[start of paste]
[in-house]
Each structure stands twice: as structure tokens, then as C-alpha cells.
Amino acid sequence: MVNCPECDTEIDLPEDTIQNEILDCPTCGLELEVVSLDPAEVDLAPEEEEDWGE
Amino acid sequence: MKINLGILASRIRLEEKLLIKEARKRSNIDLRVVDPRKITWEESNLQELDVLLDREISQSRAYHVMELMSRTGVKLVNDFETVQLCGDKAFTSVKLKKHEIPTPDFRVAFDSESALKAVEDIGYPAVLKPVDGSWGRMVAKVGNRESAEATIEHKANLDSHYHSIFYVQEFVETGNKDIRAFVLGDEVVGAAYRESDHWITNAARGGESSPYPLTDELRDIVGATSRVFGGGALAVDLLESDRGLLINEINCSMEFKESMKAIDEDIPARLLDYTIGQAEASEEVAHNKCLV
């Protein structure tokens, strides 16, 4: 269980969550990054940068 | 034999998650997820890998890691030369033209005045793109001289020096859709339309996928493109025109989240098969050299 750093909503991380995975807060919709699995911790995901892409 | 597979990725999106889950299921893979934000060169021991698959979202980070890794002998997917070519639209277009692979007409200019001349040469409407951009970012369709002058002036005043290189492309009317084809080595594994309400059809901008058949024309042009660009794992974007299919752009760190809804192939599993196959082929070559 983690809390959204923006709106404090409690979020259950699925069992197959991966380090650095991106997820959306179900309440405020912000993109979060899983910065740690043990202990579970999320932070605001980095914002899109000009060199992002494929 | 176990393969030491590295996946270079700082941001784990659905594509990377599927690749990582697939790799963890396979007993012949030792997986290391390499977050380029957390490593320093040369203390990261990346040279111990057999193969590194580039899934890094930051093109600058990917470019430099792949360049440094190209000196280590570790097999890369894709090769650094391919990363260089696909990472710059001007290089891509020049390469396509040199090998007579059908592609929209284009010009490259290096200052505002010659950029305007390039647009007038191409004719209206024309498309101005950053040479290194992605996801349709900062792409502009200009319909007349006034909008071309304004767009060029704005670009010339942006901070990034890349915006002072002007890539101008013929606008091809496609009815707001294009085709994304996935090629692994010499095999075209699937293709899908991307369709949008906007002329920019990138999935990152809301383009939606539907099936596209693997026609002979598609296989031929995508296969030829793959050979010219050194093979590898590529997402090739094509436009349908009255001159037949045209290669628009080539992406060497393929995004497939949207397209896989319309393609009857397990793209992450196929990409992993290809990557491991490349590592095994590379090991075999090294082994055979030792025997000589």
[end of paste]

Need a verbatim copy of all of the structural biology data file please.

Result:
[in-house]
Each structure stands twice: as structure tokens, then as C-alpha cells.
Amino acid sequence: MVNCPECDTEIDLPEDTIQNEILDCPTCGLELEVVSLDPAEVDLAPEEEEDWGE
Amino acid sequence: MKINLGILASRIRLEEKLLIKEARKRSNIDLRVVDPRKITWEESNLQELDVLLDREISQSRAYHVMELMSRTGVKLVNDFETVQLCGDKAFTSVKLKKHEIPTPDFRVAFDSESALKAVEDIGYPAVLKPVDGSWGRMVAKVGNRESAEATIEHKANLDSHYHSIFYVQEFVETGNKDIRAFVLGDEVVGAAYRESDHWITNAARGGESSPYPLTDELRDIVGATSRVFGGGALAVDLLESDRGLLINEINCSMEFKESMKAIDEDIPARLLDYTIGQAEASEEVAHNKCLV
């Protein structure tokens, strides 16, 4: 269980969550990054940068 | 034999998650997820890998890691030369033209005045793109001289020096859709339309996928493109025109989240098969050299 750093909503991380995975807060919709699995911790995901892409 | 597979990725999106889950299921893979934000060169021991698959979202980070890794002998997917070519639209277009692979007409200019001349040469409407951009970012369709002058002036005043290189492309009317084809080595594994309400059809901008058949024309042009660009794992974007299919752009760190809804192939599993196959082929070559 983690809390959204923006709106404090409690979020259950699925069992197959991966380090650095991106997820959306179900309440405020912000993109979060899983910065740690043990202990579970999320932070605001980095914002899109000009060199992002494929 | 176990393969030491590295996946270079700082941001784990659905594509990377599927690749990582697939790799963890396979007993012949030792997986290391390499977050380029957390490593320093040369203390990261990346040279111990057999193969590194580039899934890094930051093109600058990917470019430099792949360049440094190209000196280590570790097999890369894709090769650094391919990363260089696909990472710059001007290089891509020049390469396509040199090998007579059908592609929209284009010009490259290096200052505002010659950029305007390039647009007038191409004719209206024309498309101005950053040479290194992605996801349709900062792409502009200009319909007349006034909008071309304004767009060029704005670009010339942006901070990034890349915006002072002007890539101008013929606008091809496609009815707001294009085709994304996935090629692994010499095999075209699937293709899908991307369709949008906007002329920019990138999935990152809301383009939606539907099936596209693997026609002979598609296989031929995508296969030829793959050979010219050194093979590898590529997402090739094509436009349908009255001159037949045209290669628009080539992406060497393929995004497939949207397209896989319309393609009857397990793209992450196929990409992993290809990557491991490349590592095994590379090991075999090294082994055979030792025997000589």